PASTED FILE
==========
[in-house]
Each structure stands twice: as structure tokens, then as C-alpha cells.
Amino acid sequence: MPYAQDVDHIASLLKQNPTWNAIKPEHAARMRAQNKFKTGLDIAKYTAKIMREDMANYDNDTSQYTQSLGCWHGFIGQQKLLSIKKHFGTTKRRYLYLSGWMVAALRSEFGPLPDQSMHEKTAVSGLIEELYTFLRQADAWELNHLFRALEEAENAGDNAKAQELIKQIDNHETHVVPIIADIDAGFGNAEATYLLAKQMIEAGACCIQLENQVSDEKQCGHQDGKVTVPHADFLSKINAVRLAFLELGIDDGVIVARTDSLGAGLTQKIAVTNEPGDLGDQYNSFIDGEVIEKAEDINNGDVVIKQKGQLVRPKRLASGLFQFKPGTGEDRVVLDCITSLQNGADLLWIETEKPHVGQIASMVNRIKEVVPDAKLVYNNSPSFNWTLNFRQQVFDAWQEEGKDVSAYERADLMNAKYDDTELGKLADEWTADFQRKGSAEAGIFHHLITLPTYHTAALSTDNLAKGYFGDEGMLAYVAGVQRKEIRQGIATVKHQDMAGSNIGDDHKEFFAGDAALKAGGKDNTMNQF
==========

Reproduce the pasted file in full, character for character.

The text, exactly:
[in-house]
Each structure stands twice: as structure tokens, then as C-alpha cells.
Amino acid sequence: MPYAQDVDHIASLLKQNPTWNAIKPEHAARMRAQNKFKTGLDIAKYTAKIMREDMANYDNDTSQYTQSLGCWHGFIGQQKLLSIKKHFGTTKRRYLYLSGWMVAALRSEFGPLPDQSMHEKTAVSGLIEELYTFLRQADAWELNHLFRALEEAENAGDNAKAQELIKQIDNHETHVVPIIADIDAGFGNAEATYLLAKQMIEAGACCIQLENQVSDEKQCGHQDGKVTVPHADFLSKINAVRLAFLELGIDDGVIVARTDSLGAGLTQKIAVTNEPGDLGDQYNSFIDGEVIEKAEDINNGDVVIKQKGQLVRPKRLASGLFQFKPGTGEDRVVLDCITSLQNGADLLWIETEKPHVGQIASMVNRIKEVVPDAKLVYNNSPSFNWTLNFRQQVFDAWQEEGKDVSAYERADLMNAKYDDTELGKLADEWTADFQRKGSAEAGIFHHLITLPTYHTAALSTDNLAKGYFGDEGMLAYVAGVQRKEIRQGIATVKHQDMAGSNIGDDHKEFFAGDAALKAGGKDNTMNQF